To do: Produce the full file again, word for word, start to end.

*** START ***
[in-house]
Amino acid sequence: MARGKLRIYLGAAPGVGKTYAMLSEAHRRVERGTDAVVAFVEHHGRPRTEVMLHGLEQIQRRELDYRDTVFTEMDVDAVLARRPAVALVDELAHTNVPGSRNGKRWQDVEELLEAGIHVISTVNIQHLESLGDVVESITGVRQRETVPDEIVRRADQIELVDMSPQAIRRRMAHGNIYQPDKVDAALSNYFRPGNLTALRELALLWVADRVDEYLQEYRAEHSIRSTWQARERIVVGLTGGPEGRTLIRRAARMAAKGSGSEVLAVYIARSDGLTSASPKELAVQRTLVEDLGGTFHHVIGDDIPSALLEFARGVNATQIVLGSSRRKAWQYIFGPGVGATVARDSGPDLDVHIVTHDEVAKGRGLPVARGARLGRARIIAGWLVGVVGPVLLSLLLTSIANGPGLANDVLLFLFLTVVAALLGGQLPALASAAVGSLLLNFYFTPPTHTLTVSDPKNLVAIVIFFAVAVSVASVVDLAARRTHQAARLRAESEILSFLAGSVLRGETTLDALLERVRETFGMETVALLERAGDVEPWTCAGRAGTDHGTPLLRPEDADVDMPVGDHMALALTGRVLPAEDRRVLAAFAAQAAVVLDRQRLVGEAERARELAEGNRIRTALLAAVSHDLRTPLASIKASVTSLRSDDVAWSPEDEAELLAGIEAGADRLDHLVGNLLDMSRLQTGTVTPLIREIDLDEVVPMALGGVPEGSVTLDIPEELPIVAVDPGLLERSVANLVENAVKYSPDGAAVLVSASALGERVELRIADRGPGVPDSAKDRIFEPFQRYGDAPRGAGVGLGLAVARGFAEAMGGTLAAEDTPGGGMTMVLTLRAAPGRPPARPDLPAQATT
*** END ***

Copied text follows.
[in-house]
Amino acid sequence: MARGKLRIYLGAAPGVGKTYAMLSEAHRRVERGTDAVVAFVEHHGRPRTEVMLHGLEQIQRRELDYRDTVFTEMDVDAVLARRPAVALVDELAHTNVPGSRNGKRWQDVEELLEAGIHVISTVNIQHLESLGDVVESITGVRQRETVPDEIVRRADQIELVDMSPQAIRRRMAHGNIYQPDKVDAALSNYFRPGNLTALRELALLWVADRVDEYLQEYRAEHSIRSTWQARERIVVGLTGGPEGRTLIRRAARMAAKGSGSEVLAVYIARSDGLTSASPKELAVQRTLVEDLGGTFHHVIGDDIPSALLEFARGVNATQIVLGSSRRKAWQYIFGPGVGATVARDSGPDLDVHIVTHDEVAKGRGLPVARGARLGRARIIAGWLVGVVGPVLLSLLLTSIANGPGLANDVLLFLFLTVVAALLGGQLPALASAAVGSLLLNFYFTPPTHTLTVSDPKNLVAIVIFFAVAVSVASVVDLAARRTHQAARLRAESEILSFLAGSVLRGETTLDALLERVRETFGMETVALLERAGDVEPWTCAGRAGTDHGTPLLRPEDADVDMPVGDHMALALTGRVLPAEDRRVLAAFAAQAAVVLDRQRLVGEAERARELAEGNRIRTALLAAVSHDLRTPLASIKASVTSLRSDDVAWSPEDEAELLAGIEAGADRLDHLVGNLLDMSRLQTGTVTPLIREIDLDEVVPMALGGVPEGSVTLDIPEELPIVAVDPGLLERSVANLVENAVKYSPDGAAVLVSASALGERVELRIADRGPGVPDSAKDRIFEPFQRYGDAPRGAGVGLGLAVARGFAEAMGGTLAAEDTPGGGMTMVLTLRAAPGRPPARPDLPAQATT